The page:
There is a need for new approaches to supplement the existing methods of taking research from bench to bedside and from bedside to practice. Community-based participatory research (CBPR) is an emerging model of research that enhances ongoing clinical research by involving key stakeholders, including community members and patients. A practice-based research network (PBRN) is a group of primary care practices devoted principally not only to the primary care of patients, but also with a mission to investigate questions related to community-based practice and to improve the quality of primary care. Traditionally, PBRN research has not included patients or community members, while CBPR has excluded health providers as key stakeholders. Typical overlap topics of PBRN and CBPR research are health-care disparities, prevention, chronic disease management and mental health. The inclusion of CBPR within a PBRN has been identified as an important next step with the potential to significantly enhance the research process. This review focuses on bringing together the ideals of CBPR and PBRNs in order to tackle intractable problems such as disparities in health-care access and outcomes and translate these results into practice. Specifically, the CBPR PBRN approach can: (1) guide the research process so that studies more closely match the needs of all stakeholders (including providers, patients and community members); (2) assist in the development of the research protocol and identification of research methodologies so that the study is more amenable to participants; (3) facilitate recruitment of research participants; (4) enrich the data collection and analysis; and (5) allow rapid translation of results from the study back into clinical practice and the community. Once these mechanisms have been clearly elucidated, their widespread adoption will positively impact overall health at both a local and national level.

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Dulin, M. F., H. Tapp, et al. (2011). "A community based participatory approach to improving health in a Hispanic population." Implement Sci 6: 38.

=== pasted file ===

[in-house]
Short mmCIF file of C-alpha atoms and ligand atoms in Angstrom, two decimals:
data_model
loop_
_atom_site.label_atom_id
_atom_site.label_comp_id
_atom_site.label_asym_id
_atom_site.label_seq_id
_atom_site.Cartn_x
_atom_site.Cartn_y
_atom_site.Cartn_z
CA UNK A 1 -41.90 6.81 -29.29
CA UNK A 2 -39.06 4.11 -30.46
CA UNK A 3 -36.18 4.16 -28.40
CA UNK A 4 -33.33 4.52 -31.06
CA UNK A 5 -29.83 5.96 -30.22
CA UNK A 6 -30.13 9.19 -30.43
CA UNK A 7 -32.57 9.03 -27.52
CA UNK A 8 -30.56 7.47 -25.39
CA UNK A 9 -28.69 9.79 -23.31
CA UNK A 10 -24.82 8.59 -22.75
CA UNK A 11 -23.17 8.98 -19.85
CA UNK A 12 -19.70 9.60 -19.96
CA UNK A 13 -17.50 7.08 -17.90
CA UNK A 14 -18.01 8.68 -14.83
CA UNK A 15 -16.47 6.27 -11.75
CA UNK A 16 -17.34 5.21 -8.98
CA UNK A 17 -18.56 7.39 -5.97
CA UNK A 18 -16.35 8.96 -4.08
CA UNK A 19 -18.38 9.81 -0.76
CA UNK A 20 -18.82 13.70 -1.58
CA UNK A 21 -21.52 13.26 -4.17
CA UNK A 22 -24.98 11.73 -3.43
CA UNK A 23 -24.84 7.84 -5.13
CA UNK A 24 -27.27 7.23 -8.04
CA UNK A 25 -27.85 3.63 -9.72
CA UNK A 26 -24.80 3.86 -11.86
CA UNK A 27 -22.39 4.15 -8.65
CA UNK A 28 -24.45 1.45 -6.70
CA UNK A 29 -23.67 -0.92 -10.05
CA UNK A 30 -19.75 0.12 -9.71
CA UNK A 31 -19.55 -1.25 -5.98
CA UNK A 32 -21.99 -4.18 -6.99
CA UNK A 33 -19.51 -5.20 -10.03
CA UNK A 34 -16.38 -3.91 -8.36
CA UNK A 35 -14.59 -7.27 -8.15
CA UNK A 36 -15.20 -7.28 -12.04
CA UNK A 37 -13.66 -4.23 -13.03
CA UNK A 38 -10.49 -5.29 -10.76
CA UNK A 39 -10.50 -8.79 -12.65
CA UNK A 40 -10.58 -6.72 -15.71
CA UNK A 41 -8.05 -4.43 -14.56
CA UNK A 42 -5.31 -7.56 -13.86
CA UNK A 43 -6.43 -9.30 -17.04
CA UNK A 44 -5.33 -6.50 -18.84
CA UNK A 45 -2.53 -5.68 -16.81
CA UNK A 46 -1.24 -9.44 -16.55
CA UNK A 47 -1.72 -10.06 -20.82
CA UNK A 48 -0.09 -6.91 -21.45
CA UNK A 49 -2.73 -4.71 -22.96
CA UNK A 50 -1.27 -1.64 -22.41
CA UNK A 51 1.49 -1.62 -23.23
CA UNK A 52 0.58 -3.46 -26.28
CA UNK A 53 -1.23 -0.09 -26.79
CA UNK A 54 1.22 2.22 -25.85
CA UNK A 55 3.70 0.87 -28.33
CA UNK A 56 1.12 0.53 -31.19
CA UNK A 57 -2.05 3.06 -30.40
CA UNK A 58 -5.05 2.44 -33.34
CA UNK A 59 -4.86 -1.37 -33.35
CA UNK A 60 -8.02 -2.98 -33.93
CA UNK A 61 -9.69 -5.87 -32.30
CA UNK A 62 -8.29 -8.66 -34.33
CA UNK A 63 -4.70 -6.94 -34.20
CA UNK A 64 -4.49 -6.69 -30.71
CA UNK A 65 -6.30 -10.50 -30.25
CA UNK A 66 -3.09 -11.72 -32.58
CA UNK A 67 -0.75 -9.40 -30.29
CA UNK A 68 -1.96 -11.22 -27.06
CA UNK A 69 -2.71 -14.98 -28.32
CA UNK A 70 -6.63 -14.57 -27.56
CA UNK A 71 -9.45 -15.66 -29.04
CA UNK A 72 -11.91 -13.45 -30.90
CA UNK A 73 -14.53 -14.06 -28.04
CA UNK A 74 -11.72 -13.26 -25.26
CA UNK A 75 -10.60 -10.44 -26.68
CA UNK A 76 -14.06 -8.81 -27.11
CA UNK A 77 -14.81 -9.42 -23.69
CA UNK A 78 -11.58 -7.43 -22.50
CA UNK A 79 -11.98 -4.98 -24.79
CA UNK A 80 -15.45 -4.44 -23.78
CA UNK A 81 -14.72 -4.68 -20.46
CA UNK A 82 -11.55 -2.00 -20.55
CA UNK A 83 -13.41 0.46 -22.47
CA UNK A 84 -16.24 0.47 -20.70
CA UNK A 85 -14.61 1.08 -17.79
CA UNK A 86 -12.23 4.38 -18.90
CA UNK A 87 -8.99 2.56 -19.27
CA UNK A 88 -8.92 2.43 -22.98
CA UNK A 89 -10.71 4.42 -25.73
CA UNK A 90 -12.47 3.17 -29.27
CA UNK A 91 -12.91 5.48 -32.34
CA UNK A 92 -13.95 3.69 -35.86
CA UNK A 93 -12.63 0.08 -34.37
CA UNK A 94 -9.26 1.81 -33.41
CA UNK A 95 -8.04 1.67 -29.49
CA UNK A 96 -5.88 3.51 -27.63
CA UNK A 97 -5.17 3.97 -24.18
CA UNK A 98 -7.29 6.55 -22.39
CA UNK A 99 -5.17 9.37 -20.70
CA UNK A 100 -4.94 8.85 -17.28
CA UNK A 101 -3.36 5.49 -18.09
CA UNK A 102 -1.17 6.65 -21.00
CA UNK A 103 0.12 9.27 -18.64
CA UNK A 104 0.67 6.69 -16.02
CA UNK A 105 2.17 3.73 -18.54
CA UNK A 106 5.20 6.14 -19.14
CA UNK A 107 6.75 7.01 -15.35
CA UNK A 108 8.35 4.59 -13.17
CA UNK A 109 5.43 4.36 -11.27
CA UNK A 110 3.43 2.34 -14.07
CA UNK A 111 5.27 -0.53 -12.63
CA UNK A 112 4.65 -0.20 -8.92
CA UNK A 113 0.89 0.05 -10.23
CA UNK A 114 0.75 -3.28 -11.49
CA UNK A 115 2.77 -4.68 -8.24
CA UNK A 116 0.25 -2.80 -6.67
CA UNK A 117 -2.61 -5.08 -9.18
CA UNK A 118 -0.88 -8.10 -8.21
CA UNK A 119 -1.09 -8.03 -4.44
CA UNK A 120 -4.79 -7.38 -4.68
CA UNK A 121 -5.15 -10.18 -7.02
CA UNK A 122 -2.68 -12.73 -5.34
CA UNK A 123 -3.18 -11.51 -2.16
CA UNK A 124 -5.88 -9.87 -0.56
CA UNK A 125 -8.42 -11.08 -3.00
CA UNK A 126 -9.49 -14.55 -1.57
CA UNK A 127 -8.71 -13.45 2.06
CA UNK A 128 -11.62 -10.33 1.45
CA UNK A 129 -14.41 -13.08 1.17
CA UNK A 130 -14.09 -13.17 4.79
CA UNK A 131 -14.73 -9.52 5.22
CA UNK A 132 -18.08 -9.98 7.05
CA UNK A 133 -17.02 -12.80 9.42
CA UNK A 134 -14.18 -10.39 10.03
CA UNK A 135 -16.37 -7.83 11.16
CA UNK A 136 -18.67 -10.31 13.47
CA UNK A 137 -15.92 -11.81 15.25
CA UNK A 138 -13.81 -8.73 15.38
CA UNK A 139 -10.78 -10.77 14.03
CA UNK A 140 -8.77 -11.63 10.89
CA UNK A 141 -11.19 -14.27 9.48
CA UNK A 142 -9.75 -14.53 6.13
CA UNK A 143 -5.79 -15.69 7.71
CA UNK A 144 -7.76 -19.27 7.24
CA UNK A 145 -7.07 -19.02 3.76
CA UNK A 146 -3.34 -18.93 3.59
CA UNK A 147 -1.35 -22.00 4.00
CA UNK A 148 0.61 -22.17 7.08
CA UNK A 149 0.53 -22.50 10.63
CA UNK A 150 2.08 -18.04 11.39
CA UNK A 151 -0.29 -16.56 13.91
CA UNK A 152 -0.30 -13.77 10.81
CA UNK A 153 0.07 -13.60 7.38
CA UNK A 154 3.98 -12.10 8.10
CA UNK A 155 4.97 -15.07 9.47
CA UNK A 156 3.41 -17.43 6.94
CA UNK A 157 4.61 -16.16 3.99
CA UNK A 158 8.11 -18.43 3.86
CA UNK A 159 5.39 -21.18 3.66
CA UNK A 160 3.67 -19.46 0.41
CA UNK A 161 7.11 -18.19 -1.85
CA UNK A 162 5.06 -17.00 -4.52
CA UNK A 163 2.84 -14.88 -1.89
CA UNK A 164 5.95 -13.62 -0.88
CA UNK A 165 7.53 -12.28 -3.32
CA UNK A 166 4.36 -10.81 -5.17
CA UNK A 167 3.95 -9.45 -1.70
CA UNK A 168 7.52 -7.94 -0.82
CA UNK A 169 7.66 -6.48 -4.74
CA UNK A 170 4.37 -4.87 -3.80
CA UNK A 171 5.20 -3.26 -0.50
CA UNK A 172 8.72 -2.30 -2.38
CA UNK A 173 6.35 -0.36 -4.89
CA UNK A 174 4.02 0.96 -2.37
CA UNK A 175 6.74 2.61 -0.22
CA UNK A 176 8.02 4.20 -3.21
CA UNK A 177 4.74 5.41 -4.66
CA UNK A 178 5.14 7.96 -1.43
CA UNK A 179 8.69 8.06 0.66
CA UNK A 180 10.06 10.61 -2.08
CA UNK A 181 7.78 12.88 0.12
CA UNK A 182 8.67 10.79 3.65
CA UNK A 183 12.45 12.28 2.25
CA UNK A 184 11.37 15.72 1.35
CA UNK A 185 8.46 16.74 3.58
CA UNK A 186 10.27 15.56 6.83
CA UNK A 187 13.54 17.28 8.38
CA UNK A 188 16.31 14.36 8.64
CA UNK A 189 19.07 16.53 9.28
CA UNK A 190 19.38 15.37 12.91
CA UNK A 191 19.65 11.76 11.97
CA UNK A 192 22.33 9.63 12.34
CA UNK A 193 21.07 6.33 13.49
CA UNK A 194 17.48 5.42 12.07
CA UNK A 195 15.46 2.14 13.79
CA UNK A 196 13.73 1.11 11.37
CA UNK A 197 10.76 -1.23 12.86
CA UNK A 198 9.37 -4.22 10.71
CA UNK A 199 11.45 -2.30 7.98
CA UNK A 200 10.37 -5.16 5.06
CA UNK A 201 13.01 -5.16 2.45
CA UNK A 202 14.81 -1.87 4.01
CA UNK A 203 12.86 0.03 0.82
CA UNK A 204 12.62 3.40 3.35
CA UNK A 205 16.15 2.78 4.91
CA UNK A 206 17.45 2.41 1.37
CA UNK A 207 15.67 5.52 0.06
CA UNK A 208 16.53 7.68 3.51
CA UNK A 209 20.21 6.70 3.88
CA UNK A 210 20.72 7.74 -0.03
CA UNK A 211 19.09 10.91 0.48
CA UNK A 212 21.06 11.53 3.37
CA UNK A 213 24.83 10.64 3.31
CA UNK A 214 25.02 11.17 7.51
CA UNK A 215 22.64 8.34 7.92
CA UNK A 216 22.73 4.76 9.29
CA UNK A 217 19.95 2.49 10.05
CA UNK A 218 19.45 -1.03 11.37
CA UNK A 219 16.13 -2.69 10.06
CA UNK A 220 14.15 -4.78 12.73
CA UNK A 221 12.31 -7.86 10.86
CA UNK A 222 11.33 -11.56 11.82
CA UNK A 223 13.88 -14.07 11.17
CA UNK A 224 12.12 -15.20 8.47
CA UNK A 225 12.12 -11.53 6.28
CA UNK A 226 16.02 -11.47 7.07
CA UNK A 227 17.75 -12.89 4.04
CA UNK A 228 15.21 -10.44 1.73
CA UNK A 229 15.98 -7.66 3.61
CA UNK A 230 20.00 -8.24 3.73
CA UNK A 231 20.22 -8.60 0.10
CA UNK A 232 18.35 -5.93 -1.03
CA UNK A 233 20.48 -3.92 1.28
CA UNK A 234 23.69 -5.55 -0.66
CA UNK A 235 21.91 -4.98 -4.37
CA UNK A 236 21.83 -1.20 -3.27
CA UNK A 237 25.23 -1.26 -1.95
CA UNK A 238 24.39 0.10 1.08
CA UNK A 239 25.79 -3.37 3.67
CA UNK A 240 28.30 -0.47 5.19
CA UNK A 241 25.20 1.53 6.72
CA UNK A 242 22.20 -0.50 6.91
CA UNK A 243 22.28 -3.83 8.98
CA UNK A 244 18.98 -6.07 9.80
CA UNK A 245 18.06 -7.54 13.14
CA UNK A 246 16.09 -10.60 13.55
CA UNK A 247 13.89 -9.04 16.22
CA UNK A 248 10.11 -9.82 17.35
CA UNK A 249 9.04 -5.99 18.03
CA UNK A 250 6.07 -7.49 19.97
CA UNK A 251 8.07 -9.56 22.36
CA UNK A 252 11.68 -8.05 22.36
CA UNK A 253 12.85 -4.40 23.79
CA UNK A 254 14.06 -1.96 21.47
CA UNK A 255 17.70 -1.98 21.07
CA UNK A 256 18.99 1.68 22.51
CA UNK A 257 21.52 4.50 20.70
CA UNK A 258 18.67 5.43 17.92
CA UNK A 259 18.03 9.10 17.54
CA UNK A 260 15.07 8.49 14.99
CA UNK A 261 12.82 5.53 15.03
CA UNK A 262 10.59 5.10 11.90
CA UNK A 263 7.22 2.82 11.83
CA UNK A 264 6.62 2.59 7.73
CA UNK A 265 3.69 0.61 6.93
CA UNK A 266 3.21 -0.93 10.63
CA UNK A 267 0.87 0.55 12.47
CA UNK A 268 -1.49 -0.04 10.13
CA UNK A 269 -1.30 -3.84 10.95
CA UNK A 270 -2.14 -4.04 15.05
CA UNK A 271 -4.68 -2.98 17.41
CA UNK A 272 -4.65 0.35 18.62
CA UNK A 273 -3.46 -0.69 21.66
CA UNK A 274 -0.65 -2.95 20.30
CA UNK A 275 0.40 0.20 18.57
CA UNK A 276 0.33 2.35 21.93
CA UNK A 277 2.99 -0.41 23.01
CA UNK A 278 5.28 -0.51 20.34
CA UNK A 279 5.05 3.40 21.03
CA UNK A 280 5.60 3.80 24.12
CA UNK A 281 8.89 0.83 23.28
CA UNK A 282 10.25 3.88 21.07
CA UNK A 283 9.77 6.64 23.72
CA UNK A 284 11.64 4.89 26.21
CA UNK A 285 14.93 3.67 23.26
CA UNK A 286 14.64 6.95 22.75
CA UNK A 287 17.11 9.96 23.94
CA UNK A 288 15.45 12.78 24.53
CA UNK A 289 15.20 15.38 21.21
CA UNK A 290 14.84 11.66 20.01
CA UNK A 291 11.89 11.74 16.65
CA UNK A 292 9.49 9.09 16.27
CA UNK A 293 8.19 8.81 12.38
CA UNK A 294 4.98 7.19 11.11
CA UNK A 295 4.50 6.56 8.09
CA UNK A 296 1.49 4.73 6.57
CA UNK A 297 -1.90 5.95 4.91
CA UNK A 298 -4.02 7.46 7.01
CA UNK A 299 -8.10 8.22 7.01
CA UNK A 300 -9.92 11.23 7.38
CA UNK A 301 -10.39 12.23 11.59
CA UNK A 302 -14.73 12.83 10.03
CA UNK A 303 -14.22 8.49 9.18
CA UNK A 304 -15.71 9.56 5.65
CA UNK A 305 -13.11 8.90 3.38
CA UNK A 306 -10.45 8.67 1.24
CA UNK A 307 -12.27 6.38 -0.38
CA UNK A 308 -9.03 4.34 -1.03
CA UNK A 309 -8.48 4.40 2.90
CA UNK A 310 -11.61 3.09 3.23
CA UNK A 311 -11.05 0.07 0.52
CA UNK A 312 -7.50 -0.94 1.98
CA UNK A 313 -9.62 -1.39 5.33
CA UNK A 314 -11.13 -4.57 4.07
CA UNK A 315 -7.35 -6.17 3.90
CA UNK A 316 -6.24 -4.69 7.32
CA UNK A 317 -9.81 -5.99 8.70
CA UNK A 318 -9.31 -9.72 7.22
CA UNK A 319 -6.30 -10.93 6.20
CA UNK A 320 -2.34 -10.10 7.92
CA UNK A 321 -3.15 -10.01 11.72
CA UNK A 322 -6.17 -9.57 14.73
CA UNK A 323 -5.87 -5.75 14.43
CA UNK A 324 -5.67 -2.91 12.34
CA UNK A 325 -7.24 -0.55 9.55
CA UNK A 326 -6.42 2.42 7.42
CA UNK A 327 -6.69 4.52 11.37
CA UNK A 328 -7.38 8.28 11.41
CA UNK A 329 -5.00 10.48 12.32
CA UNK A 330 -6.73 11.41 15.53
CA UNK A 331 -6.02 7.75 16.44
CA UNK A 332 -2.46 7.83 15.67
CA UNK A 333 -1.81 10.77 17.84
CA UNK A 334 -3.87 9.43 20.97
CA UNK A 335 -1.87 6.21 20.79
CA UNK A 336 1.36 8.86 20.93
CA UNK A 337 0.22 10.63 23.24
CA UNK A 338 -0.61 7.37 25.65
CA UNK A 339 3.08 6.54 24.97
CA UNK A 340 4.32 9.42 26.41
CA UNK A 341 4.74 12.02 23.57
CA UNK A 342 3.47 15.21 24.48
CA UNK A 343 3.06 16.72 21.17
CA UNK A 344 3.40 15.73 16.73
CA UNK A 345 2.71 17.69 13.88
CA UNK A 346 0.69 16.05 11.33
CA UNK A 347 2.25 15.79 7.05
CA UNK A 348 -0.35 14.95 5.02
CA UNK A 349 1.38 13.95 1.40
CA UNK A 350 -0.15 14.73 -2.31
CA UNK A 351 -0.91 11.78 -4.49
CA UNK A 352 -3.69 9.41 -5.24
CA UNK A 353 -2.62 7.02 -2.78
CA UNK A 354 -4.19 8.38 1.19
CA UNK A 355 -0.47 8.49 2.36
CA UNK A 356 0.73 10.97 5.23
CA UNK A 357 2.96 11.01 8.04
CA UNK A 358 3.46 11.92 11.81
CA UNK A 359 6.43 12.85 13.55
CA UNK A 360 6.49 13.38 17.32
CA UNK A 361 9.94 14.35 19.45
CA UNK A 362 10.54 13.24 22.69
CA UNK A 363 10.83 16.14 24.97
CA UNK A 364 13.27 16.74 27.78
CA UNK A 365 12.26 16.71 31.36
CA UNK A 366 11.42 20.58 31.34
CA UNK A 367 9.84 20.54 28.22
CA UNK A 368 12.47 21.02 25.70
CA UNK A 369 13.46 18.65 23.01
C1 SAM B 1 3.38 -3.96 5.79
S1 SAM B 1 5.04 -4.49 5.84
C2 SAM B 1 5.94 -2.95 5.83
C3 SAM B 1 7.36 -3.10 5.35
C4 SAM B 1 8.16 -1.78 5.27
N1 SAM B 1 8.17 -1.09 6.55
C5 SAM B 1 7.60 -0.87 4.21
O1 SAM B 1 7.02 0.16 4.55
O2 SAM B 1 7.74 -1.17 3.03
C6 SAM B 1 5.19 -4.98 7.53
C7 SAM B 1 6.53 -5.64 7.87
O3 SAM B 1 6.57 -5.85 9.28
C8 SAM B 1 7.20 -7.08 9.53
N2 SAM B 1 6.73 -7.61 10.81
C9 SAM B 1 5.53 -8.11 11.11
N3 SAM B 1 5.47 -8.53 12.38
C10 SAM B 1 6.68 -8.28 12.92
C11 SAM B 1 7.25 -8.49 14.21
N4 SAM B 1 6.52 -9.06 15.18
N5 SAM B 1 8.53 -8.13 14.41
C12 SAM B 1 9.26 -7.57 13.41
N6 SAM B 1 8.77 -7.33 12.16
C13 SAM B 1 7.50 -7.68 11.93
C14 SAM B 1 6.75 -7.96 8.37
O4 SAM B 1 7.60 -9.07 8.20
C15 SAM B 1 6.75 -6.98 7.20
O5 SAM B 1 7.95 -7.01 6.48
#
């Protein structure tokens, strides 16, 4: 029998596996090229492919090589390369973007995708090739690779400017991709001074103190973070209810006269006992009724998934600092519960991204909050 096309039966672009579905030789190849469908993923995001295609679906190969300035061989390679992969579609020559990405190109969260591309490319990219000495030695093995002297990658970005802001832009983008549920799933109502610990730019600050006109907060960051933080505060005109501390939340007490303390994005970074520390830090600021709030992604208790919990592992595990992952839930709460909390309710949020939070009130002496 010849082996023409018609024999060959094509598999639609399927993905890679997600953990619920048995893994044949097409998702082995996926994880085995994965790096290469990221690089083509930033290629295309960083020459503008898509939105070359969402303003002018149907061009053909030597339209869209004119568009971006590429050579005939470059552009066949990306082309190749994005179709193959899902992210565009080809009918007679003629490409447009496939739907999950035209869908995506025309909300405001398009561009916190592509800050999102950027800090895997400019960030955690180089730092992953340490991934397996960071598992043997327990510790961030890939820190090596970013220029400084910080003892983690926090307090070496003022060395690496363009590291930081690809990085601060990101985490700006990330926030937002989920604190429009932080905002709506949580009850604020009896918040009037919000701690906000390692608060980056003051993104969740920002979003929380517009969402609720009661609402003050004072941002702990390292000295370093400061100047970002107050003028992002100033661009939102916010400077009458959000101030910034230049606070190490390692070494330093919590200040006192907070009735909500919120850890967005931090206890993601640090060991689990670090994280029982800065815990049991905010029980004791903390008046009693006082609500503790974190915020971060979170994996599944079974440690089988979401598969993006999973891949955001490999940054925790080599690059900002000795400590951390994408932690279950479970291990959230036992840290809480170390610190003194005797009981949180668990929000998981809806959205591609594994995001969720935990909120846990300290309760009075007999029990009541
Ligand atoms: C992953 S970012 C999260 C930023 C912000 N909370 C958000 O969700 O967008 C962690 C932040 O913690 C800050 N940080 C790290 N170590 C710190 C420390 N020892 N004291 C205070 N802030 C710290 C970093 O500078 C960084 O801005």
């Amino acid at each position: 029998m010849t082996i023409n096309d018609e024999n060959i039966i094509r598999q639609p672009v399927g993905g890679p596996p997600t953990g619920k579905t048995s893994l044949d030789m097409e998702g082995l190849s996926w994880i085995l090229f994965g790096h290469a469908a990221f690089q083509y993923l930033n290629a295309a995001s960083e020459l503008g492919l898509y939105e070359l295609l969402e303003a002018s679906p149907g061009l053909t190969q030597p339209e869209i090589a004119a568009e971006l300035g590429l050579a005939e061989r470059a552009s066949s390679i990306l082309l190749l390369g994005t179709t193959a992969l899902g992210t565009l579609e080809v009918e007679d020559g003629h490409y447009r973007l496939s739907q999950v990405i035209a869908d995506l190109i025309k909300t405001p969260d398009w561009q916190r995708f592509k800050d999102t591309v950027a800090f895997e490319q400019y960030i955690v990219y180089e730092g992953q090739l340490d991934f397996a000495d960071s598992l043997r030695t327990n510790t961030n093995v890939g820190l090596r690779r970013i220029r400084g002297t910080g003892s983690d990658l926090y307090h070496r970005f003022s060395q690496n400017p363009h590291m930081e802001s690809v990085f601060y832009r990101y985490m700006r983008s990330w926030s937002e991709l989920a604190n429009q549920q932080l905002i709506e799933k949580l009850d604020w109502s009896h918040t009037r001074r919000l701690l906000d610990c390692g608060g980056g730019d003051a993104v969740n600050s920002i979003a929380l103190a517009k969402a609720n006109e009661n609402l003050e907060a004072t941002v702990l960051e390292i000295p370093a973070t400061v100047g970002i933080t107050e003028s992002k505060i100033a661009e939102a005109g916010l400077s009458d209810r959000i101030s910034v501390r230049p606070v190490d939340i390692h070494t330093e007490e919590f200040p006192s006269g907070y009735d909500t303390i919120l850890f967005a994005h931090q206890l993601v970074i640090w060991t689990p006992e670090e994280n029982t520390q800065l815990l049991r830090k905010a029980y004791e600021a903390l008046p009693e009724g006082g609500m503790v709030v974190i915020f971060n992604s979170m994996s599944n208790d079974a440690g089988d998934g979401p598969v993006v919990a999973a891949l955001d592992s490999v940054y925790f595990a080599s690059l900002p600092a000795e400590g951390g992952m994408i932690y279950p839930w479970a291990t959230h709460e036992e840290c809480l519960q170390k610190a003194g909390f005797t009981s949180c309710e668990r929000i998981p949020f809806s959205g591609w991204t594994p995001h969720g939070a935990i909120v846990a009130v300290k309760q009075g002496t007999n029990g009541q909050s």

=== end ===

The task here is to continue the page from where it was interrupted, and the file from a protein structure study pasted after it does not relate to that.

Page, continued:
BACKGROUND: The Charlotte-Mecklenburg region has one of the fastest growing Hispanic communities in the country. This population has experienced disparities in health outcomes and diminished ability to access healthcare services. This city is home to an established practice-based research network (PBRN) that includes community representatives, health services researchers, and primary care providers. The aims of this project are: to use key principles of community-based participatory research (CBPR) within a practice-based research network (PBRN) to identify a single disease or condition that negatively affects the Charlotte Hispanic community; to develop a community-based intervention that positively impacts the chosen condition and improves overall community health; and to disseminate findings to all stakeholders. METHODS/DESIGN: This project is designed as CBPR. The CBPR process creates new social networks and connections between participants that can potentially alter patterns of healthcare utilization and other health-related behaviors. The first step is the development of equitable partnerships between community representatives, providers, and researchers. This process is central to the CBPR process and will occur at three levels - community members trained as researchers and outreach workers, a community advisory board (CAB), and a community forum. Qualitative data on health issues facing the community - and possible solutions - will be collected at all three levels through focus groups, key informant interviews and surveys. The CAB will meet monthly to guide the project and oversee data collection, data analysis, participant recruitment, implementation of the community forum, and intervention deployment. The selection of the health condition and framework for the intervention will occur at the level of a community-wide forum. Outcomes of the study will be measured using indicators developed by the participants as well as geospatial modeling. On completion, this study will: determine the feasibility of the CBPR process to design interventions; demonstrate the feasibility of geographic models to monitor CBPR-derived interventions; and further establish mechanisms for implementation of the CBPR framework within a PBRN.